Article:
Moves by Kosovo to build itself an army have angered neighbouring Serbia, which has floated the idea of military intervention.
In a vote set for Friday, Kosovo's 120-seat parliament is expected to easily approve draft government-submitted legislation to turn its existing 4,000-strong paramilitary unit — Kosovo Security Force (KSF) — into an expanded, lightly-armed army.
Belgrade does not recognise the independence of Kosovo, a landlocked former Serbian province lost two decades ago after an uprising by ethnic Albanians and a campaign of NATO airstrikes.
Officials in Pristina have denied claims from Serbia that the proposed army's main purpose would be to ethnically cleanse Kosovo's Serbian-dominated north.
Kosovan officials said the new army will essentially be a security force which handles crisis response and civil protection operations – essentially what the KSF does currently.
They said its main tasks would be search and rescue operations, explosive ordnance disposal, firefighting and hazardous material disposal.
Lieutenant Colonel Sylejman Cakaj was one of the commanders of the Kosovo Albanian paramilitary unit Kosovo Liberation Army (KLA) during the war with Serbia in 1999. He is now a battalion commander in the KSF, charged with training soldiers.
Speaking to AP, Cakaj said the formation of a new Kosovan army is not intended to harm anyone, especially Serbs in Kosovo, but rather to serve all of Kosovo's citizens and to join international peace-keeping missions.
Cakaj said that some 4% of the KSF is made up of ethnic Serbs, who would also be transferred to the new Kosovo Army.
He said: "We are all seeing geo-strategic changes in the world, towards the creation of a somewhat new world order. I believe it is necessary that following the consolidation of its statehood, Kosovo has its army too ... the one that we are entitled to as representatives of the people, to be in control of our country."
The new army will have a €98 million annual budget, with 5,000 troops armed with light infantry weapons and 3,000 reservists.
A UN Security Council resolution from 1999 specifies that Kosovo is under the authority of the United Nations Interim Administration Mission in Kosovo, with security provided by the NATO-led peacekeepers. NATO and the US have helped train the current KSF.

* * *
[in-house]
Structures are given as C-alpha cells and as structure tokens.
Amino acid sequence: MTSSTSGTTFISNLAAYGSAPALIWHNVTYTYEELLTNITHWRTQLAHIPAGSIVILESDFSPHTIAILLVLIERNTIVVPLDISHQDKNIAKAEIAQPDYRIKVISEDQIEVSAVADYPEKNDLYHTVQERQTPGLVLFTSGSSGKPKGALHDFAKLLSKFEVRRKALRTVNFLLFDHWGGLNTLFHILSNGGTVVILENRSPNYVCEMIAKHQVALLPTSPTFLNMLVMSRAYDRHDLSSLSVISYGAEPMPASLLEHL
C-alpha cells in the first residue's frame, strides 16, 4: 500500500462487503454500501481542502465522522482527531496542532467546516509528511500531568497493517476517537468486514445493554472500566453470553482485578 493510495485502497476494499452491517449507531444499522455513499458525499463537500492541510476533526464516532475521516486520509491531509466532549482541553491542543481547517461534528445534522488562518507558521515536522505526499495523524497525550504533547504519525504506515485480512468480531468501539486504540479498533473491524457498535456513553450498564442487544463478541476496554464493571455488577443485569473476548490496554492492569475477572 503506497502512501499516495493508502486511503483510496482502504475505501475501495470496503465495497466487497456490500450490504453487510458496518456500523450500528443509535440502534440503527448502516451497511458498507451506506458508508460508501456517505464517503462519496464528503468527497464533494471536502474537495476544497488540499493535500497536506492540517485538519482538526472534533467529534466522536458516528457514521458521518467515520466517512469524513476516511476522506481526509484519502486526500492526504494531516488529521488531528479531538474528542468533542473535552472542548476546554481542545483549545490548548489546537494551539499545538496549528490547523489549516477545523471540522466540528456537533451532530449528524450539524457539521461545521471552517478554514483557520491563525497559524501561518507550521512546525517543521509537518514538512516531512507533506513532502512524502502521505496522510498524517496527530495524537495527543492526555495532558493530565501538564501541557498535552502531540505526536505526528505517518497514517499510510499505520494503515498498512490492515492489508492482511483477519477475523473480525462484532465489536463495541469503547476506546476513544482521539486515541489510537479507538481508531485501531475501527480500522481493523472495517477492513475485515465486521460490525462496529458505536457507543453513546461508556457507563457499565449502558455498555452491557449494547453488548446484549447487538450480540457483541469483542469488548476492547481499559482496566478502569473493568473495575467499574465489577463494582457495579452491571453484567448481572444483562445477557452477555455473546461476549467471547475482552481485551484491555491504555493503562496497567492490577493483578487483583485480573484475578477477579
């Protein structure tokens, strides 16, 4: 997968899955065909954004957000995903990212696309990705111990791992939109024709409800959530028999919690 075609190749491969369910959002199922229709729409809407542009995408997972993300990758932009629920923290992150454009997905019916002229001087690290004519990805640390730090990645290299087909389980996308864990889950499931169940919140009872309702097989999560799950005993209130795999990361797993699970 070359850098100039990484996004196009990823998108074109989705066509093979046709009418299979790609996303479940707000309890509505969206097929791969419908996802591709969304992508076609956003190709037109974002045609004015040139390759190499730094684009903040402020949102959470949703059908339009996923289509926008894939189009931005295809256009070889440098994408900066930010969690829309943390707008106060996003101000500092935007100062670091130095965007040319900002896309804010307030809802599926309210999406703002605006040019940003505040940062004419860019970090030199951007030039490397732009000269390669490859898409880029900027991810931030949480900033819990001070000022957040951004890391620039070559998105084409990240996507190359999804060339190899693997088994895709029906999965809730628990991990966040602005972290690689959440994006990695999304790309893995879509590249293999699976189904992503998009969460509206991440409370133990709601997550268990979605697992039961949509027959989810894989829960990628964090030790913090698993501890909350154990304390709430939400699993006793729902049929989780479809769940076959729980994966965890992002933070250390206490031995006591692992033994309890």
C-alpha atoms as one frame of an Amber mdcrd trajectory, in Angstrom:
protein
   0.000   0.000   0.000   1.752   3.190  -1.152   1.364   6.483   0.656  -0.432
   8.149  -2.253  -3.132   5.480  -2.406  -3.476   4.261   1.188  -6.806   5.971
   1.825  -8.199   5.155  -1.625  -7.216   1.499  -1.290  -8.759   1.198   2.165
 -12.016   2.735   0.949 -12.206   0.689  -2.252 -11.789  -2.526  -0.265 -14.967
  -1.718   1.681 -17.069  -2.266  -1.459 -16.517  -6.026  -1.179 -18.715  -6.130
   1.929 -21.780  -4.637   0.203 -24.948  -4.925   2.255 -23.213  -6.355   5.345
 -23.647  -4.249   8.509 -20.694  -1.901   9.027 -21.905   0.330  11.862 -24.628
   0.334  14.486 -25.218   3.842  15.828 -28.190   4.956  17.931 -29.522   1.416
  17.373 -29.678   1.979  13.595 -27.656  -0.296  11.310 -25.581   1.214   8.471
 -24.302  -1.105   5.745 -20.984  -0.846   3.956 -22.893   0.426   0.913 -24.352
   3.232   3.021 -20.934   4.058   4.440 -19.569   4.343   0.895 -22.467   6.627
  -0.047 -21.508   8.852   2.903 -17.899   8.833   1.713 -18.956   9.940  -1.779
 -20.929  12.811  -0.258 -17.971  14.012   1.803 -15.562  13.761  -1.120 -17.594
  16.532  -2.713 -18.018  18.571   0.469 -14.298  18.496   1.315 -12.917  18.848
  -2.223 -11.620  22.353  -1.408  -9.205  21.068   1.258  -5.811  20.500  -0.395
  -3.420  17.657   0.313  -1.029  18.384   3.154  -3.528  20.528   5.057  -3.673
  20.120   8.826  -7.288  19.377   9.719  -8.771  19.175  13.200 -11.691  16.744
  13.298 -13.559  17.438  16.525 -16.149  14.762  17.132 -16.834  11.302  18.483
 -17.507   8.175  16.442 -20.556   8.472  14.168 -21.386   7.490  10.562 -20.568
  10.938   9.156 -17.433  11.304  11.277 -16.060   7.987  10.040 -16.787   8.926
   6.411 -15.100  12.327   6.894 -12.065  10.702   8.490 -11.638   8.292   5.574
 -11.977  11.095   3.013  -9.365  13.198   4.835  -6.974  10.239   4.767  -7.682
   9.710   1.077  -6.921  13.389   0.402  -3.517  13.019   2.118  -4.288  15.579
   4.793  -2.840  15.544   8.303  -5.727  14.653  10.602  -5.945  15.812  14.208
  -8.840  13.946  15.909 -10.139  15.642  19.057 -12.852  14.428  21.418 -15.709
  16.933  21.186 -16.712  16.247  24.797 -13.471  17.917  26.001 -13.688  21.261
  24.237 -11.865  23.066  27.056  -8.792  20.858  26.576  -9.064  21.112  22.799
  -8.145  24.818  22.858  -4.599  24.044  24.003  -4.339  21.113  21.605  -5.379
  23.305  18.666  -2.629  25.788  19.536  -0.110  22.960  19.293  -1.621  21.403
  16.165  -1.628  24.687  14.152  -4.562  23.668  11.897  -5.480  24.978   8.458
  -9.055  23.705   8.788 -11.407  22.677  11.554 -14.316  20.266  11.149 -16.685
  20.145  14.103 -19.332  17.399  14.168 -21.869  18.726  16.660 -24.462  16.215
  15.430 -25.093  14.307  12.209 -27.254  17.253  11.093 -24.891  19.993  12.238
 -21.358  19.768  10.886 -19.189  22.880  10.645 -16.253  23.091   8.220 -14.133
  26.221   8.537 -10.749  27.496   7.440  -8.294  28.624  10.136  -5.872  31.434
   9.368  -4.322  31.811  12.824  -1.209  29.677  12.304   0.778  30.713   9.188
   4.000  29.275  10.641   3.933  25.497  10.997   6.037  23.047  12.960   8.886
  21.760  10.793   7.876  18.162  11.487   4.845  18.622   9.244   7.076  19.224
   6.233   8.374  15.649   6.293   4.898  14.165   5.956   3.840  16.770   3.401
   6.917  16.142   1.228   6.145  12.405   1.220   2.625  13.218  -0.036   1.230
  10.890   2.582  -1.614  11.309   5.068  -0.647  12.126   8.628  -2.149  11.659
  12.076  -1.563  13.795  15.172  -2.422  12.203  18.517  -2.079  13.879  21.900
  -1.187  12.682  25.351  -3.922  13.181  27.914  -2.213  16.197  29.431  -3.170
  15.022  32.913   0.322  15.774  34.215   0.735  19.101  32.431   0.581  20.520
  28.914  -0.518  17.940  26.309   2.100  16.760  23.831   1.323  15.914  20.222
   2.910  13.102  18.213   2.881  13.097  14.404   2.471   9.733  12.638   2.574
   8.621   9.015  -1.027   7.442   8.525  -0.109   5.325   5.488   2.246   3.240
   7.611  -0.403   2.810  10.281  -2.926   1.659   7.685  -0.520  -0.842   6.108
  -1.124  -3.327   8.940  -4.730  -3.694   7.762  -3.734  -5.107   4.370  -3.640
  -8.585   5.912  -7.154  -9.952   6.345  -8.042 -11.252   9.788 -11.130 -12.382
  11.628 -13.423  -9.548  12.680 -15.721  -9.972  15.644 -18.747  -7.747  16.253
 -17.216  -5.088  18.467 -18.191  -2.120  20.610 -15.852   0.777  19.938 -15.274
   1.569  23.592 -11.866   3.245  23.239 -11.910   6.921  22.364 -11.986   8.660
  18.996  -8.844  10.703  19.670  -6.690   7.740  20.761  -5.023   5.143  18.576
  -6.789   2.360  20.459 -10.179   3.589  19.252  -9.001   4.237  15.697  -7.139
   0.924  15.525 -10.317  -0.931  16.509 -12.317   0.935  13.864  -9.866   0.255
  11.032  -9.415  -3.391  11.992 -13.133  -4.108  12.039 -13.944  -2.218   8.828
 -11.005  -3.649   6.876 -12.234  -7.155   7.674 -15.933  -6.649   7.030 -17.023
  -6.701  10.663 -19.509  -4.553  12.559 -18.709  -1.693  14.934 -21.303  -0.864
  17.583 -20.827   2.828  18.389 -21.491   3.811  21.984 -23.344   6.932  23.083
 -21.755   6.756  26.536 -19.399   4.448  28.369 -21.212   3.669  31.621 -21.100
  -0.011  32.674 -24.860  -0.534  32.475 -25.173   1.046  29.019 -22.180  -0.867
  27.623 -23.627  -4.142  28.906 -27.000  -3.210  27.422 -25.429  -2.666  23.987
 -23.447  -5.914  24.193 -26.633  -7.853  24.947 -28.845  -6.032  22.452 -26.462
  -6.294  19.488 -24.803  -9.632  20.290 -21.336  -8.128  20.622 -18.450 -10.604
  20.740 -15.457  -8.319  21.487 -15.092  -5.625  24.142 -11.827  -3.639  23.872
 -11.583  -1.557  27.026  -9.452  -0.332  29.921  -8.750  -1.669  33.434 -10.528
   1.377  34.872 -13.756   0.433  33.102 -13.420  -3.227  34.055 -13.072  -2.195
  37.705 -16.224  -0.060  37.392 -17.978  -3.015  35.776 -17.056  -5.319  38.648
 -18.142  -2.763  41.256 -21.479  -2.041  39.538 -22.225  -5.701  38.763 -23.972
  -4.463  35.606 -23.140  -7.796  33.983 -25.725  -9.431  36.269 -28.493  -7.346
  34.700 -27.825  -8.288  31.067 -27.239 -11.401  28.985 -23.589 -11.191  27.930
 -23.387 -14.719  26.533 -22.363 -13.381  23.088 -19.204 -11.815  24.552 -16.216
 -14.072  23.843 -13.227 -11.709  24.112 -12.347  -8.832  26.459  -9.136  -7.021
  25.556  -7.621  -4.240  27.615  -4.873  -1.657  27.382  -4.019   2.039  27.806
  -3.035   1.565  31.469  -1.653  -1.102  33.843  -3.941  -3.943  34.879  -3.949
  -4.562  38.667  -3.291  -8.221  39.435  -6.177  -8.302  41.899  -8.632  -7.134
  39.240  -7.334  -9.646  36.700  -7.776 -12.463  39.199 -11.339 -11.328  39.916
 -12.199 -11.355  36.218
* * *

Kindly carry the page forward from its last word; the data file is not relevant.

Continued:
The US backs formation of the new army, starting with a change to the country's constitution, which currently makes no reference to an army.
However, this would require support from ethnic Serbian lawmakers, who strongly oppose the move.
Long-simmering tensions soared after Kosovo slapped a 100% tax on Serb imports last month – in apparent retaliation after Serbian lobbying thwarted Kosovo's bid to join international police organisation Interpol.
Serbian officials say the tariffs are a virtual embargo designed to force Kosovo's remaining ethnic Serbs, chief consumers of the affected goods, out of the country. The EU, the US and Russia have all urged Kosovo to lift the tariffs.
Nebojsa Jovic, former Serbian military commander, said: ''What they [Kosovo Albanians] should know from our history is that there was never a 'small war' in these territories. Every time there was a conflict in Serbia, Kosovo and Metohija [a region of Kosovo], it turned into a war on a bigger scale and none of us here want this.
"But if Serbia decides to stand back and watch this happen, we will definitely not peacefully stand aside. We will not allow them to, figuratively speaking, 'come over here with knives'.
"As we said in the past, when they previously announced the formation of their army, it's not a problem. You form [your] army, and we will conduct massive mobilisation of everyone in the [Serbian] north. All of the male population, from 23 to 63 years of age, will be picked up for service. Not to attack anyone, only to defend ourselves."
Although Serbia may have increased its sabre-rattling it is unlikely to take military action, which would trigger a direct confrontation with some 4,600 NATO-led peacekeepers, including US troops, stationed in Kosovo since 1999. It would also almost certainly prompt Western sanctions.
Igor Simic, the leader of Serbians in Northern Mitrovica, said: ''I will be very direct. Even if they use weapons and come here to attack unarmed Serb people, we will stand barehanded in front of them. We are not attacking anyone – we are just defending our right to stay and live here, in our ancient homeland."
The Kosovo War of 1998-99 left more than 10,000 people dead. Serbia's bloody crackdown against ethnic Albanian separatists and civilians in Kosovo prompted NATO airstrikes.
Kosovo declared independence in 2008 and the US and most of the West recognise it, while Russia and China do not.